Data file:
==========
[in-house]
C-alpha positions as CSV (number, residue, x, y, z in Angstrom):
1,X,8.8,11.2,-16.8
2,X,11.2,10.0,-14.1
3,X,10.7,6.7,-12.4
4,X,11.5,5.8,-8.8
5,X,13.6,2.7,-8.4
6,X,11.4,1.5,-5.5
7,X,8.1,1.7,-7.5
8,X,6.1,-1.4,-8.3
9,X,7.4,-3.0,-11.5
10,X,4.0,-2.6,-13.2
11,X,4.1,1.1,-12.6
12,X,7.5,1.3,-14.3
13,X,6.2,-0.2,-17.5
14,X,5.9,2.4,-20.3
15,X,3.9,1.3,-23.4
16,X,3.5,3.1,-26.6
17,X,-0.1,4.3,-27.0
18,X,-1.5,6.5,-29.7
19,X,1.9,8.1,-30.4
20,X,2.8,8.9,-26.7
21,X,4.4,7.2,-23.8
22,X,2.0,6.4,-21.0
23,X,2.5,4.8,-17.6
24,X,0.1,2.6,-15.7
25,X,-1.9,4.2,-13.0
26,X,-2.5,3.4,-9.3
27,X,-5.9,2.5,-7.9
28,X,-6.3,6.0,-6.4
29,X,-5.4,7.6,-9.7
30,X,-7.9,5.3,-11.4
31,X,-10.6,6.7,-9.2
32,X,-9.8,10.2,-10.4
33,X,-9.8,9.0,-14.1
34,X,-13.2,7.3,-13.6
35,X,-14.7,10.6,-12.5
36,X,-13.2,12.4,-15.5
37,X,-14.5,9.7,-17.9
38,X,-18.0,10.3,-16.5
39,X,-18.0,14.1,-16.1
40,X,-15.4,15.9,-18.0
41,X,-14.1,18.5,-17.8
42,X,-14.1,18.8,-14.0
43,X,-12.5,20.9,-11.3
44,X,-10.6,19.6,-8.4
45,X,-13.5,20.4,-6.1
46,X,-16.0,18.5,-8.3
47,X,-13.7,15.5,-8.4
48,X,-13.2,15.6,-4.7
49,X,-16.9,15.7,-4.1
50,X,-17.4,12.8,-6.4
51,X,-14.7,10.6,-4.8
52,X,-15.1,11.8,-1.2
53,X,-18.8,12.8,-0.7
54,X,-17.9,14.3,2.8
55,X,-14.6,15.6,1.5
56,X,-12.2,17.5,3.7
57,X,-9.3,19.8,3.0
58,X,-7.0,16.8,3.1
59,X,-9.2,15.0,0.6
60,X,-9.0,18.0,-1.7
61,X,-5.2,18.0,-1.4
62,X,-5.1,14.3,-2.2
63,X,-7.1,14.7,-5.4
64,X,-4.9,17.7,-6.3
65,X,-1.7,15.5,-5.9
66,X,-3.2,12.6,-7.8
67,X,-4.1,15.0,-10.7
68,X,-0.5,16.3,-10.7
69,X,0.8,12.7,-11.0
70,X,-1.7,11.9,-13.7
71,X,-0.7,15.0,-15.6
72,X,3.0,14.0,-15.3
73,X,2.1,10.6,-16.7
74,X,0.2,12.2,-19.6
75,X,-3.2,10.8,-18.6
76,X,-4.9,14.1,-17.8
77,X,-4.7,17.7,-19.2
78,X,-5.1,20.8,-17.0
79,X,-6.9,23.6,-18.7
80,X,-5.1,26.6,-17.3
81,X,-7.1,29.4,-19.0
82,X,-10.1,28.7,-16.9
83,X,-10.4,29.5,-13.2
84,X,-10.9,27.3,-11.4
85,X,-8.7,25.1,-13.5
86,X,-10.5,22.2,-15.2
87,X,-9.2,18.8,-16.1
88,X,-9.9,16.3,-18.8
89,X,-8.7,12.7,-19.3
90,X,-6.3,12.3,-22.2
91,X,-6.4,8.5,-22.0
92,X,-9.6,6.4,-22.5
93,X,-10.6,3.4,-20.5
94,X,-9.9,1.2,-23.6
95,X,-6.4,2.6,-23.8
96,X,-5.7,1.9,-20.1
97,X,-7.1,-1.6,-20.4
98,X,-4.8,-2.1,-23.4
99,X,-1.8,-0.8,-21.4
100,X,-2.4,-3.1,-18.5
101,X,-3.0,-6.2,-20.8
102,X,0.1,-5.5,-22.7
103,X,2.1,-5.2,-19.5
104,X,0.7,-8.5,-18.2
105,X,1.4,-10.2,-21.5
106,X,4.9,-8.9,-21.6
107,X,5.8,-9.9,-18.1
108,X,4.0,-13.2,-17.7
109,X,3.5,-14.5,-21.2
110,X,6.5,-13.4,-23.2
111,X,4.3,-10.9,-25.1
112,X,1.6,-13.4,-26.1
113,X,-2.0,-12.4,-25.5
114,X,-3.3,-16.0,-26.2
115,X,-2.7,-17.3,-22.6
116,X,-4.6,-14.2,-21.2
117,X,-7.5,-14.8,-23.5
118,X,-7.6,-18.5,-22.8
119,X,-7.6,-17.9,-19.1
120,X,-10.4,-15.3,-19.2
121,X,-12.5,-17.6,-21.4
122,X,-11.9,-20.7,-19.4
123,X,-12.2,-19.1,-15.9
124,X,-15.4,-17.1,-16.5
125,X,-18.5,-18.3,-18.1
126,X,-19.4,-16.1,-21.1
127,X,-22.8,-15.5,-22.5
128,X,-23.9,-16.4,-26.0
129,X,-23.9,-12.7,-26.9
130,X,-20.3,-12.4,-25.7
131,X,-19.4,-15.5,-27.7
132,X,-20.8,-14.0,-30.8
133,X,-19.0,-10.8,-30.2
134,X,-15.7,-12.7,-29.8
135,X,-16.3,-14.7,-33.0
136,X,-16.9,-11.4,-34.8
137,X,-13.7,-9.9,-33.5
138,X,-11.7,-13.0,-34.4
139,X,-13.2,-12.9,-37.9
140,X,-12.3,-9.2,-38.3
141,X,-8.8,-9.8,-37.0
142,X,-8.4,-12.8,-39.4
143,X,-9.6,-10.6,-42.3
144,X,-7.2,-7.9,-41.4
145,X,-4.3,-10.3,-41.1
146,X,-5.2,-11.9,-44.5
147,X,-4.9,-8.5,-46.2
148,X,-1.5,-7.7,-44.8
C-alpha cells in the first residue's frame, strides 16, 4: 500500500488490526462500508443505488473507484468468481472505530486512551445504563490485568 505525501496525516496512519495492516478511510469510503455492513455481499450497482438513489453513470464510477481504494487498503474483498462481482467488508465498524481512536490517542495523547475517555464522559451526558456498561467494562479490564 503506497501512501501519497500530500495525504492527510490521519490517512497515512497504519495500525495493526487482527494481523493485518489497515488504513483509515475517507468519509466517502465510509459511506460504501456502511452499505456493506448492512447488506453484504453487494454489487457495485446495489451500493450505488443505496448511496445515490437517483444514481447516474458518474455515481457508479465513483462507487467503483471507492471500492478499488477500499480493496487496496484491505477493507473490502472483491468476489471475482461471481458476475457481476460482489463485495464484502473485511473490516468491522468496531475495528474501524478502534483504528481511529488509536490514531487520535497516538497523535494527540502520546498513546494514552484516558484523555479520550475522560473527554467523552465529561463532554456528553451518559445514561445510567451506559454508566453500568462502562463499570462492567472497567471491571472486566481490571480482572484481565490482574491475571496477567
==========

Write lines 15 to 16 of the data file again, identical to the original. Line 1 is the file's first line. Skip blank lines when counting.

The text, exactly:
13,X,6.2,-0.2,-17.5
14,X,5.9,2.4,-20.3